You’re home alone and feel a presence behind you — only there’s no one there. Do you brush it off as a trick of the mind or are you part of the 45 percent of the U.S. population who think, just maybe, it could be something else? A recent Swiss study has offered a more scientific explanation for feeling something that just isn’t there, suggesting it really is all in our heads. Although these findings aren’t about to suddenly convert believers into skeptics, at the very least, they may open our minds to the idea that the line between reality and perception is much more abstract than commonly believed.
Humans’ fascination with unseen entities has existed from the dawn of time. A team of researchers from École Polytechnique Fédérale de Lausanne (EPFL) in Switzerland were particularly interested in not the appearance of ghosts but rather the sense of feeling you’re not alone, especially in individuals who had recently gone through traumatic experiences or suffered from a psychiatric condition. The team set out to see if it was possible to recreate a similar experience, only not in a spooky abandoned house but in a controlled laboratory.
They first analyzed the brains of 12 patients with neurological disorders who had experienced some sort of paranormal experience involving an “apparition.” According to the press release, the majority of the patients were epileptic. MRI scans revealed that on a neurological level, three regions in the patients’ brains had significant interferences: the insular cortex, parietal-frontal cortex, and the temporo-parietal cortex. These regions are known for their involvement in self-awareness, movement, and the sense of position in space, all extremely important in an individual’s perception of their own bodies.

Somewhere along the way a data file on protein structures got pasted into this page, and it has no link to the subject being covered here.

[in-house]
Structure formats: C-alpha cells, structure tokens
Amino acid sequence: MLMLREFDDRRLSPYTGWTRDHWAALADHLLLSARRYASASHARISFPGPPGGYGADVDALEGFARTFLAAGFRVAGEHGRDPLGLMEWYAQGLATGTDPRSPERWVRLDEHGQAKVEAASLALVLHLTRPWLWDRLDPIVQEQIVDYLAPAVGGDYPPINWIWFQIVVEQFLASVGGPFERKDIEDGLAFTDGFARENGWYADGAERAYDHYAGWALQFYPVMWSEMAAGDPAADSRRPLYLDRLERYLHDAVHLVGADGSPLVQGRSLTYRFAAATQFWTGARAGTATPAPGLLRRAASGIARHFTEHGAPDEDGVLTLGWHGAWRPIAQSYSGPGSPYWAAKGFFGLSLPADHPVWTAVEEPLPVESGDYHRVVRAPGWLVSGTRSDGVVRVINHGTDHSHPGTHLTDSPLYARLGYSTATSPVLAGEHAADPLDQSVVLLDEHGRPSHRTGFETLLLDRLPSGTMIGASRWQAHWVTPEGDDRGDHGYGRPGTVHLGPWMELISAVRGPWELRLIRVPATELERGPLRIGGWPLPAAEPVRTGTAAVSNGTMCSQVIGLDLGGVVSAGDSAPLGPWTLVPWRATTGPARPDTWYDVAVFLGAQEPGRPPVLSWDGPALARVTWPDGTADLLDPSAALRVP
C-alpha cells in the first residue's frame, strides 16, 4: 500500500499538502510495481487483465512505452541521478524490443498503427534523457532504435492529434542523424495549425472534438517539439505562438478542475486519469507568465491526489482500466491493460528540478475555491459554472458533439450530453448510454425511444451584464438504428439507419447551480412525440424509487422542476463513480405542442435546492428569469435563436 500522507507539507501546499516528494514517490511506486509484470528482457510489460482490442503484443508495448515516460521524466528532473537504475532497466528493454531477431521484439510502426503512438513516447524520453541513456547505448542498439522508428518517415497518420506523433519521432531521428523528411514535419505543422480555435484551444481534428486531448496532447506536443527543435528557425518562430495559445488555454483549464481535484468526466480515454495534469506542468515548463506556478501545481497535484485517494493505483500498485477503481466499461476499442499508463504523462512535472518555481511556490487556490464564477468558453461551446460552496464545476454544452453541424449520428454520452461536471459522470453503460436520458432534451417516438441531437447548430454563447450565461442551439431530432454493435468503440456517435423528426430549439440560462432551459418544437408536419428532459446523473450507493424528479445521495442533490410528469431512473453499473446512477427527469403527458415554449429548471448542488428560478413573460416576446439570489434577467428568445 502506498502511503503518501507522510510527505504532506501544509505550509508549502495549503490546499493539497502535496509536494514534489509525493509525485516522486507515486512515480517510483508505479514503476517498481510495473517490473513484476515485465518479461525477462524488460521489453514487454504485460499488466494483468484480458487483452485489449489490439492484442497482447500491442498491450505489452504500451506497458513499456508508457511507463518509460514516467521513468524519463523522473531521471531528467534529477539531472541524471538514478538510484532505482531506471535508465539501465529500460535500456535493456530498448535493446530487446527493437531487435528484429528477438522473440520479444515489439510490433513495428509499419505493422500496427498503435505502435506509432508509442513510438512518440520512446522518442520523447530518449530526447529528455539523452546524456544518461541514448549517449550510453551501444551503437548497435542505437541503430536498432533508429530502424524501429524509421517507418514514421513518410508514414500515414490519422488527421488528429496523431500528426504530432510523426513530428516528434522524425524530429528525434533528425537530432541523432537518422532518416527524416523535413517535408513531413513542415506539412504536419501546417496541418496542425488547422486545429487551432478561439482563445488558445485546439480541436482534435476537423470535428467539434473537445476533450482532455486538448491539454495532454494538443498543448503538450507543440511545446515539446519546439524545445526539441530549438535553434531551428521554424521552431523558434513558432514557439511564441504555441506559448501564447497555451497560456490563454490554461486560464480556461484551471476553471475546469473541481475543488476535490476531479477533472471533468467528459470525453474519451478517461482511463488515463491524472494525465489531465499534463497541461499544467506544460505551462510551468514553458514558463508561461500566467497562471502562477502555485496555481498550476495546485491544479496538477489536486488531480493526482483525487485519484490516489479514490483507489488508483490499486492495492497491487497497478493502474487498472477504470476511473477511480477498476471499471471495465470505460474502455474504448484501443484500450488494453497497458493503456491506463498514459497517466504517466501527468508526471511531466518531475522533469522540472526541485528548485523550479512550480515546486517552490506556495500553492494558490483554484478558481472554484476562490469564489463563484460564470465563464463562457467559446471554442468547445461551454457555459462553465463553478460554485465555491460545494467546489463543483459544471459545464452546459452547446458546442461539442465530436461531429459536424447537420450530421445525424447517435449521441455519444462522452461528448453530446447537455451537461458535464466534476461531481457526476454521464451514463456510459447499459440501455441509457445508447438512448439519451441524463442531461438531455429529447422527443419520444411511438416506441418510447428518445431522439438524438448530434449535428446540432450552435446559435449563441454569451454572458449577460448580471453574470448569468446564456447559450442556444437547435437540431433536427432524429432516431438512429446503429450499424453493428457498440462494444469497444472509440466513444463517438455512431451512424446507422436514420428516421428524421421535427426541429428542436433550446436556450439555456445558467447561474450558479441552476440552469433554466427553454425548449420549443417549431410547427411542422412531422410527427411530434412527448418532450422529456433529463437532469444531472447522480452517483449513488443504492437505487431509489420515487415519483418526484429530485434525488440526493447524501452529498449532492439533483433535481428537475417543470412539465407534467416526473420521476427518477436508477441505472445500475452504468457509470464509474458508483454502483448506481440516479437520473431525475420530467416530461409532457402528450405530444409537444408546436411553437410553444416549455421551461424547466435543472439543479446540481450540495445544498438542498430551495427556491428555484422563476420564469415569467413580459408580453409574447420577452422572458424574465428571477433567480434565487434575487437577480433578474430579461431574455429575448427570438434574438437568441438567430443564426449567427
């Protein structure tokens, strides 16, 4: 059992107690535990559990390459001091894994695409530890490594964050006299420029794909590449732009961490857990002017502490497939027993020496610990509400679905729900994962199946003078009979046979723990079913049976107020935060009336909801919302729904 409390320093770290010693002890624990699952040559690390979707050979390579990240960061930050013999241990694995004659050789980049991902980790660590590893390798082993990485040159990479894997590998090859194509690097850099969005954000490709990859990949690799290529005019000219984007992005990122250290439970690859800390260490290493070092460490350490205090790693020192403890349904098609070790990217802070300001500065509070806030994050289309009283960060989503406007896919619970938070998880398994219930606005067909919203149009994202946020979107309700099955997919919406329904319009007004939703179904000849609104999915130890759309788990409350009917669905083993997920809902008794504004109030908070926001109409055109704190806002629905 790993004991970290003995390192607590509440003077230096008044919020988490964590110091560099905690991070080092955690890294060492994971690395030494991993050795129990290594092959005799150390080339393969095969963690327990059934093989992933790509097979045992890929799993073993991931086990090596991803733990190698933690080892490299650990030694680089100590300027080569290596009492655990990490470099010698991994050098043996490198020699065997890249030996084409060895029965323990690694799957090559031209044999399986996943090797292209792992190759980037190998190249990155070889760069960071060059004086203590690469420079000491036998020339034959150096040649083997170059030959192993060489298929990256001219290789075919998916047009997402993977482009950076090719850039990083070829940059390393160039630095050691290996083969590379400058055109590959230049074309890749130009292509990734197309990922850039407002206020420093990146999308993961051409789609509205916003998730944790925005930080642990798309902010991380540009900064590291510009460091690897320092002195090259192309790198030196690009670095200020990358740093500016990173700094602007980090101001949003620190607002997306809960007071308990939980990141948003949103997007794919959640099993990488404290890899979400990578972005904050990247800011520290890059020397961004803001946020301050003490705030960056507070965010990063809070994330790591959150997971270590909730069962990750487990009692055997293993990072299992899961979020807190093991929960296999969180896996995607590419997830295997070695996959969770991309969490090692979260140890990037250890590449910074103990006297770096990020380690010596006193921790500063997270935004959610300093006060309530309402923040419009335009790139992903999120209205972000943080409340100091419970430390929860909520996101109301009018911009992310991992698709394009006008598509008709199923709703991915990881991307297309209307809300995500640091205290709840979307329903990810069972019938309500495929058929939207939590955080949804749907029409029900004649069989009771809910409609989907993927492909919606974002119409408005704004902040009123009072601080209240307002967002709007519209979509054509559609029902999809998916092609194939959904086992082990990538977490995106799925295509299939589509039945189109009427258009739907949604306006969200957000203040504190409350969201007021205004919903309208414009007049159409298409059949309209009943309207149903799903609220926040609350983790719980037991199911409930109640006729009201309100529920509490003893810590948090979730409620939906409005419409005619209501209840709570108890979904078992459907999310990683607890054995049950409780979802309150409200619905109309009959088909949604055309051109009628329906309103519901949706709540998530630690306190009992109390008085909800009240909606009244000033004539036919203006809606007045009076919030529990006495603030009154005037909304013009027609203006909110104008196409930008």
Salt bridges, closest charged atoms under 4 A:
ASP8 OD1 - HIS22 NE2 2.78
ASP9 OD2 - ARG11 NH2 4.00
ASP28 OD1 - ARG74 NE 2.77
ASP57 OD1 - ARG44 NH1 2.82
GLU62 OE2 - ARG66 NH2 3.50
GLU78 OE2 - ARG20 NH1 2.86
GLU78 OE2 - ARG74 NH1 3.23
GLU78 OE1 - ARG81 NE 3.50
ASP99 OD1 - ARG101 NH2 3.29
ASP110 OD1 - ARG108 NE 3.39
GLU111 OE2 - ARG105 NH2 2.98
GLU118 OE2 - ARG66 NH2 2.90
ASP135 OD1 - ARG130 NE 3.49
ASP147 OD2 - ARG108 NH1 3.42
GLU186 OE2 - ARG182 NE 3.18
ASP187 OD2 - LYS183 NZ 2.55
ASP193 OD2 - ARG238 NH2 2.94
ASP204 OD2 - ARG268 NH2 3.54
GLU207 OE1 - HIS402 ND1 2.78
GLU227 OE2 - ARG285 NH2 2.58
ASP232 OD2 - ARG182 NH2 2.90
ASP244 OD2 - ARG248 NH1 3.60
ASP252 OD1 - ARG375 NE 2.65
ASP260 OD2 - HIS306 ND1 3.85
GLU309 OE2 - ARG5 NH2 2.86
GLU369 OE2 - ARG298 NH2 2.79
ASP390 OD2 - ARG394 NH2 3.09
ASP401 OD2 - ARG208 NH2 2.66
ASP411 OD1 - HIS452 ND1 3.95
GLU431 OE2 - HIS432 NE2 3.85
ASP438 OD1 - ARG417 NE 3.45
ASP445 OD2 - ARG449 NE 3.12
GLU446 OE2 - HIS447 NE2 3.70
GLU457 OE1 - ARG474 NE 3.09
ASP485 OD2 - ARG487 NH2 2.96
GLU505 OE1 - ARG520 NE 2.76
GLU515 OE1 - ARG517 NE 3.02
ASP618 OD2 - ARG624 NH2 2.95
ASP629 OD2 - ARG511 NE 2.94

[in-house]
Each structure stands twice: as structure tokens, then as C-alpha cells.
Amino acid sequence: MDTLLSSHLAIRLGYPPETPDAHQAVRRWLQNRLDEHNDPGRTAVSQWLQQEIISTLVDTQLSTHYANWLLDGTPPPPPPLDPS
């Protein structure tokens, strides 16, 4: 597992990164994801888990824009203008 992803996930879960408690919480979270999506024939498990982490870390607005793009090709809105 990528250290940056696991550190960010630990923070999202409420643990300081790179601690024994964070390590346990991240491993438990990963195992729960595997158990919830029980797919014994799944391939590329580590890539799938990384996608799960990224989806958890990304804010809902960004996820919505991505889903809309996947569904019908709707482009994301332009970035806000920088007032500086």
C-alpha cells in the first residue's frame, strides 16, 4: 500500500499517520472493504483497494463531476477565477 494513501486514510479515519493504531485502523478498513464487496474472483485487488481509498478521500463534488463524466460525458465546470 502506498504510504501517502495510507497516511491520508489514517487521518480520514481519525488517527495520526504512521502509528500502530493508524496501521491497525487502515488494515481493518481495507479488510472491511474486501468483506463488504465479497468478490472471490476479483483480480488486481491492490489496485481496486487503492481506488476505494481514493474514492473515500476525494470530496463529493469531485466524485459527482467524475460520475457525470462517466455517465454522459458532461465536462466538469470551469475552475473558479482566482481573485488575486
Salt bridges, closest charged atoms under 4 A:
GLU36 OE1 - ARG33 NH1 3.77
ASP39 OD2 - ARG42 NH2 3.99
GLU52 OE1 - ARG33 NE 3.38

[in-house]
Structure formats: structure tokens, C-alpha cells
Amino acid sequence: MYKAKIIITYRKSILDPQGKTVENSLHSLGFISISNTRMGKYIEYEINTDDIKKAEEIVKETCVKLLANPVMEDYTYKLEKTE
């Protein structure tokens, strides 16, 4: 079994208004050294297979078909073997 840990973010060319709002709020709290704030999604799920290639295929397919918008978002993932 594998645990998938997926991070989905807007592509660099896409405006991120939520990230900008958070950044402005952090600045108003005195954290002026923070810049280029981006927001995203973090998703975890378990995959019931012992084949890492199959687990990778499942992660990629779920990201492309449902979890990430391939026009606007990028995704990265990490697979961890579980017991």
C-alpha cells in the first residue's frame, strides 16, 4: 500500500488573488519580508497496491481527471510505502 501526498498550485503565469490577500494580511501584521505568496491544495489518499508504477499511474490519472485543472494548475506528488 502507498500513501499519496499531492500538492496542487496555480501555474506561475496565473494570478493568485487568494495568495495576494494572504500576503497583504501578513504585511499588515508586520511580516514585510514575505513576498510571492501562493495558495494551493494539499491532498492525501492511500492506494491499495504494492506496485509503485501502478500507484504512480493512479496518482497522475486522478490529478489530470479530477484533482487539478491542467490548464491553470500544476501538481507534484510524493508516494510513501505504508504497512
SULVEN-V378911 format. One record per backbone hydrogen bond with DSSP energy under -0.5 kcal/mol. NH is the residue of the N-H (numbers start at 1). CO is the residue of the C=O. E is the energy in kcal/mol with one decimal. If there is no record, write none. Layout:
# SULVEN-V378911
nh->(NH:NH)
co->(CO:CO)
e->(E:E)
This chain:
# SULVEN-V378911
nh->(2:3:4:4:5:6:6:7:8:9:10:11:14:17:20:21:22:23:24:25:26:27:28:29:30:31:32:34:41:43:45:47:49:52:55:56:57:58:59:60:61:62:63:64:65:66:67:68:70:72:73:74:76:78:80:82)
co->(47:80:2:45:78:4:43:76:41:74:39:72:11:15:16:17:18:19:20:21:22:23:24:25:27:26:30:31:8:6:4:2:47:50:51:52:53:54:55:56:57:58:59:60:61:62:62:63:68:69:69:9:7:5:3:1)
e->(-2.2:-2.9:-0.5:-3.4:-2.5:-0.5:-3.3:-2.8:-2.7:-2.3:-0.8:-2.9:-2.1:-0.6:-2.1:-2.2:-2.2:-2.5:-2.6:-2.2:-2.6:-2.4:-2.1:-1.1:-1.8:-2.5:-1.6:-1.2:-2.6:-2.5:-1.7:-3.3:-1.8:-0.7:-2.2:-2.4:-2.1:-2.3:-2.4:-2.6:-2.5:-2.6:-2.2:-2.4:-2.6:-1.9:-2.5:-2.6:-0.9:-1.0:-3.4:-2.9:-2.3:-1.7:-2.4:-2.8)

The participants were not told of the true purpose of the experiment in an effort to obtain the most genuine reactions. In the first experiment, the scientists tested the participants’ spatial discrepancy. A robotic device touched the volunteers on their back, synchronizing their movements with the hopes of creating confusion. Amazingly, the participants' brains were able to adapt to the “dissonance” experiment and confusion was averted.
The researchers then stepped their experiment up a notch, introducing a temporal delay between the participants’ movement and the robot’s touch. It was then that the combination of the asynchronous conditions, distorting temporal and spatial perception, succeeded in recreating the illusion of a ghost.
Although you may be familiar with the God Helmet, which is able to induce the feeling of a higher presence in non-believing wearers by altering the electromagnetic field in their brains, this is the first time that a study has succeeded in reproducing the sensation of actually feeling an unknown, unseen, presence. The study is now available in the online journal, Current Biology.
The unseen presence was felt so strongly that many of the participants were truly unnerved and asked that the experiments be stopped. To Olaf Blanke, lead researcher of the EPFL team, this was a sign of success. “Our experiment induced the sensation of a foreign presence in the laboratory for the first time. It shows that it can arise under normal conditions, simply through conflicting sensory-motor signals," Blanke explained in the press release.
While it’s hard not to take this study’s finding as scientific proof denouncing the existence of ghosts, in actuality the researchers were more interested in better understanding some of the more extreme symptoms of patients living with schizophrenia. Many patients with this condition suffer from extreme delusions of the presence of alien entities that they can feel and hear but often fail to see.
“The robotic system mimics the sensations of some patients with mental disorders or of healthy individuals under extreme circumstances. This confirms that it is caused by an altered perception of their own bodies in the brain," Blanke added. These findings will go on to help expand scientists' understanding of this extremely debilitating condition.
Source: Blanke O, Pozeg P, Hara M, et al. Neurological and Robot-Controlled Induction of an Apparition. Current Biology. 2014.